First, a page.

Selected Fields 2012



Biography is an important sub-discipline of history.  Every progressive society makes room for achievement and excellence. Since ancient times, this has been done by immortalizing the names of heroes, role models and influential people whose examples are to be copied by younger generations. Plutarch (A.D.C 46-120) reputed as the father of biography, summarized the need for biography in a few words. “The first impulse to write biography” he said, “arose from the moral desire to hold up for public example the lives and character of illustrious persons in order to extol the virtues to be emulated and the vices to be eschewed.”

British diplomat and author Harold Nicolson (1886-1968) placed biography within the realm of literature. He saw biography simply as the “the lives of individual men as a branch of literature.” This trend was followed by French writer Andre Maurois (1885- 1967) who has been rated as one of the best modern biographers. Maurois defined biography as “an art combining pure history, pure fiction and pure science.”This form of biography seeks to “transform through literary style the truthful record of fact into the truthful effect of a life being lived.” Barbara Kruger put it this way: “I think that every so-called history book and film biography should be prefaced by the statement that what follows is the author's rendition of events and circumstances”. Among the many different types of biographies, the critical biography stands out distinct. This form of biography offers a genuine presentation of a life. Its major strength is the meticulousness involved in its research. Products of critical biographies are carefully researched sources. It is this scientific approach involved in the writing of critical biography that sets it apart from others. Collier’s Encyclopedia insists that such works are “scrupulously set forth in notes, appendices, bibliographies, inferences and conjecture.” Furthermore, “no fictional devices or manipulations of material are permitted and there is chronological presentation.” 

Aware of a significant number of first class biographies of major historical figures published in the past few years, the Board of the Dan David Prize has decided on History/Biography as the selected field within the Past Time Dimension for the 2012 Dan David Prize. The Dan David Prize will be awarded to a biographer whose work has cast new light on the life of a historical figure and his times.



The fields of painting, sculpture, photography, video art and installation, individually or in combination, some of which are ancient and some contemporary, offer human life a dimension of extra value, which is not confined to the reality of actual material, whether corporeal, physical, social or  political. The free zone of art may transgress actual borders to express imagination and fantasy, and it may disregard difference and dissension to exhibit wholeness and integrity. Art is not obliged to pay respect to confining boundaries, walls and locked gates which abound in our lives and experienced reality. It strives to arrive at new knowledge and experience; experimenting with materials and images to arrive at new ways of seeing and thinking.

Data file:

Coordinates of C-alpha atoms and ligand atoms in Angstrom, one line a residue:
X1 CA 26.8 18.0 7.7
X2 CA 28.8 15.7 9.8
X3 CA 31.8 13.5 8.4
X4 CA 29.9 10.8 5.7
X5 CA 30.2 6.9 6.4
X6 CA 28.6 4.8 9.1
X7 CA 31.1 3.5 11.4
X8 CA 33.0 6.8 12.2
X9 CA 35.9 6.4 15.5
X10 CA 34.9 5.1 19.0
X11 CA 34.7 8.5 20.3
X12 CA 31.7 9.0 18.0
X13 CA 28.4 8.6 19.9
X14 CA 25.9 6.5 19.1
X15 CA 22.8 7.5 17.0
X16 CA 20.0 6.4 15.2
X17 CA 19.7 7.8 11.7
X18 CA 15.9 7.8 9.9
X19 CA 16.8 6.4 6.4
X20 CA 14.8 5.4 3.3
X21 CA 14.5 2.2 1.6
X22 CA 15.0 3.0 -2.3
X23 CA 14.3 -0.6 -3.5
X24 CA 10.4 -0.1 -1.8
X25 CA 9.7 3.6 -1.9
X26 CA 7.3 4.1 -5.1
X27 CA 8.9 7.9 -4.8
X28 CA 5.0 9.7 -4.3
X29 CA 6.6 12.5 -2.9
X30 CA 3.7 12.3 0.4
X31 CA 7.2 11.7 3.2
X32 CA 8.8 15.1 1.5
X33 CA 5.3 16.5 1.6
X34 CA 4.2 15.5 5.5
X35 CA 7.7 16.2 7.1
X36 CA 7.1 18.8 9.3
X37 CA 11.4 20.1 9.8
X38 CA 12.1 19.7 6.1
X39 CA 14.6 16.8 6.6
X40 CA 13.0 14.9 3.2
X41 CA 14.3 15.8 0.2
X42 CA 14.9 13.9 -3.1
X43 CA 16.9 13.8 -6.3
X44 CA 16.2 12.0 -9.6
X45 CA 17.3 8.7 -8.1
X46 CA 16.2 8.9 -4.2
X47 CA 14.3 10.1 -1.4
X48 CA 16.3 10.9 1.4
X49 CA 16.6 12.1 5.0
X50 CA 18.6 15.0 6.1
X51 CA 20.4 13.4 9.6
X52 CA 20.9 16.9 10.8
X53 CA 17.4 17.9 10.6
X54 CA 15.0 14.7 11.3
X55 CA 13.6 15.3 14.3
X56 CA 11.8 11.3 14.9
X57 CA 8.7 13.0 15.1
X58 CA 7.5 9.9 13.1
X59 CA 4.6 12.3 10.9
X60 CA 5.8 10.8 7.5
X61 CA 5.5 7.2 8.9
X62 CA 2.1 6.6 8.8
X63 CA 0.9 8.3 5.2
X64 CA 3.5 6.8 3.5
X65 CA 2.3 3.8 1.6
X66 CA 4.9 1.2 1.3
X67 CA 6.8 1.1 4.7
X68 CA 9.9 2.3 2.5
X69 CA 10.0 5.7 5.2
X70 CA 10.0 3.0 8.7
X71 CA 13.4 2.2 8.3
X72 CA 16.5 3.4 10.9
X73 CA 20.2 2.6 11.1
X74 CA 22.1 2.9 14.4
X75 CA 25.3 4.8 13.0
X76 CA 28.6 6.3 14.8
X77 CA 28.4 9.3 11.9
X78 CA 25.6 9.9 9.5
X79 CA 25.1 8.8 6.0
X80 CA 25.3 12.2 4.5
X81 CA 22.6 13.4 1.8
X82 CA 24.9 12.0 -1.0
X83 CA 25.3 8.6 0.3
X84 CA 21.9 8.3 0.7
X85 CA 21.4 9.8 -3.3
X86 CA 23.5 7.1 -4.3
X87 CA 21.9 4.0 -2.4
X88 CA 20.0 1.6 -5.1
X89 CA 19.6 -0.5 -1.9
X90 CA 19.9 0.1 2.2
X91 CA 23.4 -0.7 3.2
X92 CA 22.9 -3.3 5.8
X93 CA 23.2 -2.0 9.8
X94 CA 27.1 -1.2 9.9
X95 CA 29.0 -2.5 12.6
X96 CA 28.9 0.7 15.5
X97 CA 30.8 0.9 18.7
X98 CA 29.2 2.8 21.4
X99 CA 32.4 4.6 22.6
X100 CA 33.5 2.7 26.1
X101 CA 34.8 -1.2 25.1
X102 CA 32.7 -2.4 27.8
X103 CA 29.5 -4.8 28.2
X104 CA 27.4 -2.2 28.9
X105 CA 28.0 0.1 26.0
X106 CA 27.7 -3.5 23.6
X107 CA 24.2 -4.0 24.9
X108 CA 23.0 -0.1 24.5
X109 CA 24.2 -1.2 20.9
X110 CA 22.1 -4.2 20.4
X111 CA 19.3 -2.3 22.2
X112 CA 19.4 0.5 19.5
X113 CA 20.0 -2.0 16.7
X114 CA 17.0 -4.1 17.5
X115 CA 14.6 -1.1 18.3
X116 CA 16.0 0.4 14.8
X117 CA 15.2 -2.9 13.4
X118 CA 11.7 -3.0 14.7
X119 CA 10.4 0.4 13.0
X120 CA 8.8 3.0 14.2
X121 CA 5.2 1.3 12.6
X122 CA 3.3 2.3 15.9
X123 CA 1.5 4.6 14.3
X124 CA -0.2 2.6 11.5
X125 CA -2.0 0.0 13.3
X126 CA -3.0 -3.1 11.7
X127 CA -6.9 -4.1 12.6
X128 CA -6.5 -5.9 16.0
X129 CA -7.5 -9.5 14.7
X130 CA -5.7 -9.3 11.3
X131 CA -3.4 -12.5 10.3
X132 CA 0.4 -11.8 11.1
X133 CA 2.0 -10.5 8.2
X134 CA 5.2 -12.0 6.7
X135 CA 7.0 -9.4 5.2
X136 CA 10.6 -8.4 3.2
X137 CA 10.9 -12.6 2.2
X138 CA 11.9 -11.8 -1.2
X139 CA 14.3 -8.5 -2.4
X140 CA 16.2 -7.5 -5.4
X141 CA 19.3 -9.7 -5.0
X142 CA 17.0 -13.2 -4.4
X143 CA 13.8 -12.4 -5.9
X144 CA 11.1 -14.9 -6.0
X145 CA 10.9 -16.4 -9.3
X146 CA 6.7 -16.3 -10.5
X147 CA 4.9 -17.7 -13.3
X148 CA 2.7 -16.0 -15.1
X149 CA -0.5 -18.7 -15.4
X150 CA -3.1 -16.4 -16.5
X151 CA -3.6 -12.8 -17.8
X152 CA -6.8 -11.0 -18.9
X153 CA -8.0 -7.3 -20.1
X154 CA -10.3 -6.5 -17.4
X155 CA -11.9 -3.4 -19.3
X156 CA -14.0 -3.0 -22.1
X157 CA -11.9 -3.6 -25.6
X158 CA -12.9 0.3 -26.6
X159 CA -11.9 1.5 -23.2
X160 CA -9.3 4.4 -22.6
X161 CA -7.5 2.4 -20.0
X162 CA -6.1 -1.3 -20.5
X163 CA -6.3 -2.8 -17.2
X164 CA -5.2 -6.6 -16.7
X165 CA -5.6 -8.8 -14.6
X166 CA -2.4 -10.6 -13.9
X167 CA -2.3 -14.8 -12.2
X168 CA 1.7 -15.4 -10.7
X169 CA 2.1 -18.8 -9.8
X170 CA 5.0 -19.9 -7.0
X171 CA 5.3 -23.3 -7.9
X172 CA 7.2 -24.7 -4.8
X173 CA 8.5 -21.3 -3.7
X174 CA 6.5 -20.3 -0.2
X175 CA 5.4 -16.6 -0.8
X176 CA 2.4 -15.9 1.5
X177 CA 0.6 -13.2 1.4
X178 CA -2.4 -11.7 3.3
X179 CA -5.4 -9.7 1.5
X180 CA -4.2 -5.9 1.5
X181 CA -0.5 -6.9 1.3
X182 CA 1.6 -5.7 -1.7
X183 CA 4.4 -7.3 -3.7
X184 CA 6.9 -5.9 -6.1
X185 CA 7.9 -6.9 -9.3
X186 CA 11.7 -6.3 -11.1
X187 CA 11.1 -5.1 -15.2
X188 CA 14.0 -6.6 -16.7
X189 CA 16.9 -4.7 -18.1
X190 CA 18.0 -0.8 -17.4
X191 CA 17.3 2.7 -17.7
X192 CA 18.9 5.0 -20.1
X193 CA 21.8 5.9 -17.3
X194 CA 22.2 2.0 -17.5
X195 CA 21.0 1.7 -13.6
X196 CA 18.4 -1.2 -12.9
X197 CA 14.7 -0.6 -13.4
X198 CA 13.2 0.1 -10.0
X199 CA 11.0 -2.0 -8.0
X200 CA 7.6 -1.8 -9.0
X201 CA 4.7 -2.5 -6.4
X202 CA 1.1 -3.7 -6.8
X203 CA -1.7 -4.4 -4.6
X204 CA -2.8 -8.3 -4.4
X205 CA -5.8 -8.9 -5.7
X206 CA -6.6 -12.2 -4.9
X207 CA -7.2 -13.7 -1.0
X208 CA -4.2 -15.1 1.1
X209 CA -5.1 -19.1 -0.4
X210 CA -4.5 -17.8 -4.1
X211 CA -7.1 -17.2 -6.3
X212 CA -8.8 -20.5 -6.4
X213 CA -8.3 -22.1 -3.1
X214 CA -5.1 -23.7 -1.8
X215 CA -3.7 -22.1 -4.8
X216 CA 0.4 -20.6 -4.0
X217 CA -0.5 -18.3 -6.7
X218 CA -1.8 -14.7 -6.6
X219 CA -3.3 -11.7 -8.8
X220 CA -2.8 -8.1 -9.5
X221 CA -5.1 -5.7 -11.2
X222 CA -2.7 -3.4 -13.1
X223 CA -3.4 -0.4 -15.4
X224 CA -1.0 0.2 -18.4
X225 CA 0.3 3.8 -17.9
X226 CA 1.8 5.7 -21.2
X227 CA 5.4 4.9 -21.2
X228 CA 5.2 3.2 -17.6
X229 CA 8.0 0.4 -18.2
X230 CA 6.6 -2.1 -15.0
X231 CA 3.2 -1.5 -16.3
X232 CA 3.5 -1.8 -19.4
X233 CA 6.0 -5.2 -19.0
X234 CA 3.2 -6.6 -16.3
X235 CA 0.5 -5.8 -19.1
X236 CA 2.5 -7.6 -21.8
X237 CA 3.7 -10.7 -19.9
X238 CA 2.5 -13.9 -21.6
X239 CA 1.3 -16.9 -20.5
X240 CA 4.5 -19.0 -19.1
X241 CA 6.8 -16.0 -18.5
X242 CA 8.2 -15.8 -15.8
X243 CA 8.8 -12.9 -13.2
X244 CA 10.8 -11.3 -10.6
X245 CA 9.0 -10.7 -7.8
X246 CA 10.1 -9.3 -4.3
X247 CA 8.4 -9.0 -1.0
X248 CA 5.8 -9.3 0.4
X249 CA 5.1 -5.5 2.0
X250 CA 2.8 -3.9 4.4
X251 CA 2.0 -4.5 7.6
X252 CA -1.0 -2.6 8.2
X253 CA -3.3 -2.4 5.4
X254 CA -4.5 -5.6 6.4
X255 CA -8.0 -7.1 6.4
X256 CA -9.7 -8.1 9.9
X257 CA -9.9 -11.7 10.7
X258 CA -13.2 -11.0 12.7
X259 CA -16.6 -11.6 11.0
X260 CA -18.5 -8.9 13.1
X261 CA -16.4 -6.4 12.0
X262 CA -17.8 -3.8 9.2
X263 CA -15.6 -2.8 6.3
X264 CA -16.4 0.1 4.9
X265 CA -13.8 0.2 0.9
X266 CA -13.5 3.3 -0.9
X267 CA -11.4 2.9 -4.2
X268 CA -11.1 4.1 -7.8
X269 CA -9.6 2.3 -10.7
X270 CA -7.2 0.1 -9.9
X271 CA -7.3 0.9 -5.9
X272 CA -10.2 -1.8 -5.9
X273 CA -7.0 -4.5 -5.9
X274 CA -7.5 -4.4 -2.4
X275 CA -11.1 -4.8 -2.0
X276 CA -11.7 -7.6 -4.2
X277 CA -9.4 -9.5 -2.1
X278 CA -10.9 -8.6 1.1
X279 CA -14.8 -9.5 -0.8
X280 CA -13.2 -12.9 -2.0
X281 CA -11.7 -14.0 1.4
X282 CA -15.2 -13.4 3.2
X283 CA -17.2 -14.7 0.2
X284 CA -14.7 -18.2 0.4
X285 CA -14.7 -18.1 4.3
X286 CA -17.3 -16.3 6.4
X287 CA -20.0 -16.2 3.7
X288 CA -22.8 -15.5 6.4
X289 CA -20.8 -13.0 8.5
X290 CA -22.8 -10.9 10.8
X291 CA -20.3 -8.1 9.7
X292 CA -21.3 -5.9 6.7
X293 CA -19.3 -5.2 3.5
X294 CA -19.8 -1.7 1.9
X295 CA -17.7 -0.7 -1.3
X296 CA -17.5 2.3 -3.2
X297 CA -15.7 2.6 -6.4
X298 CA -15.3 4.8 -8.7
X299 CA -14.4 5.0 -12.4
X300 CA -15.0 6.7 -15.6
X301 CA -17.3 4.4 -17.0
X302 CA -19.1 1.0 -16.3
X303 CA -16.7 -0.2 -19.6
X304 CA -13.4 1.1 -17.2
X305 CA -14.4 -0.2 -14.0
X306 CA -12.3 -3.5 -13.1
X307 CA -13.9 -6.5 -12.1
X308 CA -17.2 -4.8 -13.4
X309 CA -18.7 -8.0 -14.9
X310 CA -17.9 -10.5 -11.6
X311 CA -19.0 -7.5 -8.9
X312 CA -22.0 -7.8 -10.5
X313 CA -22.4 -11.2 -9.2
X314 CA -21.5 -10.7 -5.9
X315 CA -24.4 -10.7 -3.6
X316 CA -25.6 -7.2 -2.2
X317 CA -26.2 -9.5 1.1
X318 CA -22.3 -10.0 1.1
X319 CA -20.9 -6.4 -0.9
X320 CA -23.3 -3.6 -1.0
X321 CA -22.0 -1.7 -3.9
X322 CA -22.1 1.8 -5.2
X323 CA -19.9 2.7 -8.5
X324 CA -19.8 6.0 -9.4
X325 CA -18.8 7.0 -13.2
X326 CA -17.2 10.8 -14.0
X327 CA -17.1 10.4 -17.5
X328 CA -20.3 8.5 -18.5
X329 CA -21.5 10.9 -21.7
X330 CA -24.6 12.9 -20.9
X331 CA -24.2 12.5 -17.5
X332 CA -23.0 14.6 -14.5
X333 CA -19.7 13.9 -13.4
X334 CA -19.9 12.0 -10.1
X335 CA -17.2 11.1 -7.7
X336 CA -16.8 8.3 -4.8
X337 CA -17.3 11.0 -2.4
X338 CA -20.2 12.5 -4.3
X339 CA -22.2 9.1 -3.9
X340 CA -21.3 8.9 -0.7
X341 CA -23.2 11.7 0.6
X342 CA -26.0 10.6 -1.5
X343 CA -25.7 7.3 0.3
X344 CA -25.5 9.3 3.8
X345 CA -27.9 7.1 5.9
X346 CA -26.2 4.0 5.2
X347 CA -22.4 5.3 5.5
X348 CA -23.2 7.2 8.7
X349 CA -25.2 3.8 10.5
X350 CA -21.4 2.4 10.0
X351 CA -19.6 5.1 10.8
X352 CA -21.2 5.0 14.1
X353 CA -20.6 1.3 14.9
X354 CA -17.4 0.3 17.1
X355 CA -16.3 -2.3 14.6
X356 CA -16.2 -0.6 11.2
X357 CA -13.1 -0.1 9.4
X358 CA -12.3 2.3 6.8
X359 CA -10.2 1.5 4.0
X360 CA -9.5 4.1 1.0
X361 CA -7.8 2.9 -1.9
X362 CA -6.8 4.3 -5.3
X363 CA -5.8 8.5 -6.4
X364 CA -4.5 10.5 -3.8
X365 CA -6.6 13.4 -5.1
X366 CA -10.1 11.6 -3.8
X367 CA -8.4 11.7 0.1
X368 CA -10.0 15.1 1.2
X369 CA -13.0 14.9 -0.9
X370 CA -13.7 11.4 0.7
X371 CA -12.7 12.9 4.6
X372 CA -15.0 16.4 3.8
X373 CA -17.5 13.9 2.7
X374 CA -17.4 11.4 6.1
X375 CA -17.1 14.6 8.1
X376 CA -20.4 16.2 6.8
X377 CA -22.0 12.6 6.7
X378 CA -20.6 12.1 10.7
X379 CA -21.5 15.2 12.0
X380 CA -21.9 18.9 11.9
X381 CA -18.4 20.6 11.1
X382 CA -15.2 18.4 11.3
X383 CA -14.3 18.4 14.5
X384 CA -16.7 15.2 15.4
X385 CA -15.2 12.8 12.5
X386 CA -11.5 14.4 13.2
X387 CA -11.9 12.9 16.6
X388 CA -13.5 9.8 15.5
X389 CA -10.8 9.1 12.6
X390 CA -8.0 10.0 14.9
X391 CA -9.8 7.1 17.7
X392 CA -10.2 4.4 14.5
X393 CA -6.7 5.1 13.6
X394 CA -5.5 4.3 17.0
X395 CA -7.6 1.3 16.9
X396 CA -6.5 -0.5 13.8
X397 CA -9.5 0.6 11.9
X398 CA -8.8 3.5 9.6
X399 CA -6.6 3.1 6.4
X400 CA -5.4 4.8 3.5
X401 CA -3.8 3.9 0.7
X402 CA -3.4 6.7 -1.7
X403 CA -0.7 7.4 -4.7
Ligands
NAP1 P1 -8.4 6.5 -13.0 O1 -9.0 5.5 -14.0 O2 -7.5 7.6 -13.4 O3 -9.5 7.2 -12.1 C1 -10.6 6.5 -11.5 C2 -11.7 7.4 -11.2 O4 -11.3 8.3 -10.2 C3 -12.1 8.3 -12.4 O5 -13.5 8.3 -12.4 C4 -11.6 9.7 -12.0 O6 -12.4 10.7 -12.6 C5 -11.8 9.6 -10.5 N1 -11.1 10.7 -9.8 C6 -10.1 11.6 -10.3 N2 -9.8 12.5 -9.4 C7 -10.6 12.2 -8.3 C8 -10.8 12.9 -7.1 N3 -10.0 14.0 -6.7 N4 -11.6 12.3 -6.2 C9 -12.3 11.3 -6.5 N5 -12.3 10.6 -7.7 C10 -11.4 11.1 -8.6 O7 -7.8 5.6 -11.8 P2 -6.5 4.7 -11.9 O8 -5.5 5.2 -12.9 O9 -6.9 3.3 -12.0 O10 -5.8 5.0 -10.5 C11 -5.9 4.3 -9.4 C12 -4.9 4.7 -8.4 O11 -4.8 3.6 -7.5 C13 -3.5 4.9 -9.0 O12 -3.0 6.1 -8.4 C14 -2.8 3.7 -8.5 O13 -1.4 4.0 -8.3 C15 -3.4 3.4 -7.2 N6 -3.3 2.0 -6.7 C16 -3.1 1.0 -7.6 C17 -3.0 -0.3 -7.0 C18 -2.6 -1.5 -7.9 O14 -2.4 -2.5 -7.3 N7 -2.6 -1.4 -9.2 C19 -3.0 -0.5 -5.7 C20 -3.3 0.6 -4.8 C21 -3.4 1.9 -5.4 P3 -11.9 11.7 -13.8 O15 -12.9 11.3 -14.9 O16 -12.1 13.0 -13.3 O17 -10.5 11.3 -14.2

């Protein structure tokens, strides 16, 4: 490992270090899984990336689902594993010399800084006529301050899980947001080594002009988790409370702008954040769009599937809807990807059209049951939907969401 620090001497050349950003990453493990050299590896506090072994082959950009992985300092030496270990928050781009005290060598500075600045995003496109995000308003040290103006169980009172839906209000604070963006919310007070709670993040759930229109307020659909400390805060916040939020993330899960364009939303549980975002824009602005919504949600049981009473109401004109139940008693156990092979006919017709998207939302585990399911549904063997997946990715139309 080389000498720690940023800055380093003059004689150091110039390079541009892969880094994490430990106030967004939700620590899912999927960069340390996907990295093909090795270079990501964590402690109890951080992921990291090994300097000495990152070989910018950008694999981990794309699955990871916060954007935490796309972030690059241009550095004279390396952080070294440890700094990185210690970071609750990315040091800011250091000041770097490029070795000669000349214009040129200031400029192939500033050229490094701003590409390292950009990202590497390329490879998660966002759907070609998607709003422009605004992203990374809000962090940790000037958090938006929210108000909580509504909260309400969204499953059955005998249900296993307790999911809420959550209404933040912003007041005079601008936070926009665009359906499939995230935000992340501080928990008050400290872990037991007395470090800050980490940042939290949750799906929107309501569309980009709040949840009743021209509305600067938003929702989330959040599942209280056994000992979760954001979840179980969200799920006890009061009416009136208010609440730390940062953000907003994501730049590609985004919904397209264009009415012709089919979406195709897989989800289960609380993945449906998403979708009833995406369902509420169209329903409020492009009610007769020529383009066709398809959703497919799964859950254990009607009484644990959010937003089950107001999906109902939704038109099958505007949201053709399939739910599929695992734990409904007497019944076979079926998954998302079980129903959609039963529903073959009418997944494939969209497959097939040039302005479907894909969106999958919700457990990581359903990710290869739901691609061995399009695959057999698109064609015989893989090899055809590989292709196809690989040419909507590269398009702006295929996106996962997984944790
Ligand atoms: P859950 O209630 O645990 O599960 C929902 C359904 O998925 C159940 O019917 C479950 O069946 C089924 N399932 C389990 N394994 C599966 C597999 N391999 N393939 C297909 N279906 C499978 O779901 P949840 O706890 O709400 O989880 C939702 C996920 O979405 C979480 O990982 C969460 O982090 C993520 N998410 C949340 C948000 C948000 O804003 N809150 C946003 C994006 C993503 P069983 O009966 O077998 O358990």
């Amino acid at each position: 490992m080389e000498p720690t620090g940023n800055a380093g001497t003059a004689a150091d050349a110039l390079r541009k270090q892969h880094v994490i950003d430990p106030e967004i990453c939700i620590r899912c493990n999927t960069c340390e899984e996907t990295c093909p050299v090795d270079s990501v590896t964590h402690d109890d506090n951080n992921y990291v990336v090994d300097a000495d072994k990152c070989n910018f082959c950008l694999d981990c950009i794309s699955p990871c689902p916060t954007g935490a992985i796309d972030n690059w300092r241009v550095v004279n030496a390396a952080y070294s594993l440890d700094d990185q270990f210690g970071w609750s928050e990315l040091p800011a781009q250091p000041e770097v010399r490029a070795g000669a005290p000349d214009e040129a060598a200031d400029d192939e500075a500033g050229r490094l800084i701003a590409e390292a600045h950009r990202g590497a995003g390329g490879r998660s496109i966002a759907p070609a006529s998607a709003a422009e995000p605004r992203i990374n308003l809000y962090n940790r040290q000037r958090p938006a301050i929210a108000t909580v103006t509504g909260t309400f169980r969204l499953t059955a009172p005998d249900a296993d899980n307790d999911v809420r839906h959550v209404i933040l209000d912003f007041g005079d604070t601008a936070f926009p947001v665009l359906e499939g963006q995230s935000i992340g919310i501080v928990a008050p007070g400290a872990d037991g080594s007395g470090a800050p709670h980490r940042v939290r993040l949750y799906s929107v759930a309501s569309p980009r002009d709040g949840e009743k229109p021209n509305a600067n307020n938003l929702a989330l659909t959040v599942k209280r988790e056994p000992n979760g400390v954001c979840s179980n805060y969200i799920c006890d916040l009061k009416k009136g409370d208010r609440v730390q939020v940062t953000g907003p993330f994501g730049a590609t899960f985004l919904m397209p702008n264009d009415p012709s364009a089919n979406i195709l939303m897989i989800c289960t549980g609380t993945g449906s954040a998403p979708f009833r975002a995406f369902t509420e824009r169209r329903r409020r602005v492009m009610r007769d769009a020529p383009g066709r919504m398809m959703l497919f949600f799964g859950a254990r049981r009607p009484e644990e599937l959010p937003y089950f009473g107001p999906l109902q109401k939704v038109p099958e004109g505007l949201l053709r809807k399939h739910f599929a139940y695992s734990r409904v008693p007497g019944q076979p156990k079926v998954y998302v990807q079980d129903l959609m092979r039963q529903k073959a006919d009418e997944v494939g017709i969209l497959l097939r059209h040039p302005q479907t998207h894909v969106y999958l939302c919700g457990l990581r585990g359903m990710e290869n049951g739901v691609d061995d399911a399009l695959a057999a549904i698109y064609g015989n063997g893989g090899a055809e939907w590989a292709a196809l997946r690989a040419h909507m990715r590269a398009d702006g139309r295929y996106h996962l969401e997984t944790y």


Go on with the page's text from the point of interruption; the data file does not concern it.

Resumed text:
Art affords the human spirit an opportunity to realize its sense of humanness and transcendence in all its aspects and performances: in sublime joy and deep grievance, in celebratory hope and deadly despair, in cold criticism and exuberant enthusiasm.

Works of art have the power to project a voice which may impact real life. Artists and their works have presented human society, over history and contemporarily, with a mirror and a lamp with which to regard itself, and an opportunity for self reflection in a manner which is liberated from stereotypes of identity and location, and from fixated conventional values. Thus, in its moments of grace and courage, art may significantly transform and revolutionize not merely its own history and tradition, but also the self concept of human beings and their self recognition: of the value of their actions, their thoughts and the significance of their lived presence in the world.

The 2012 Dan David Prize in the Present Time Dimension will be awarded to an active artist in one of the fields of painting, sculpture, photography, video art or installation, or a combination thereof,   who has a significant body of work, and whose work expresses the capacity of art to inspire and inscribe human consciousness with its unique imprint.



Genetics is one of several factors that determine the risk to develop most common diseases including the most devastating ones. A high-quality version of the human genome sequence is therefore an essential prerequisite to elucidate the precise role of genetic factors in eliciting such diseases. The successful completion of the Human Genome Project provided a solution and opened new horizons for better well-being.

One of the major challenges of contemporary genome research is to apply and utilize the enormous information available to us on the genome of humans and of other organisms in order to improve global public health by predicting disease in healthy individuals, by individualized medicine, and by creating novel forms of therapeutics. Our perception of the human genome and those of other organisms and our knowledge and understanding of ways to manipulate them provide exciting new approaches for the generation of novel sources of food and energy.

The 2012 Dan David Prize will honor an individual who significantly contributed to our knowledge and understanding of genomic structure and organization and/or who provided significant and pioneering discoveries in the emerging field of synthetic genomics.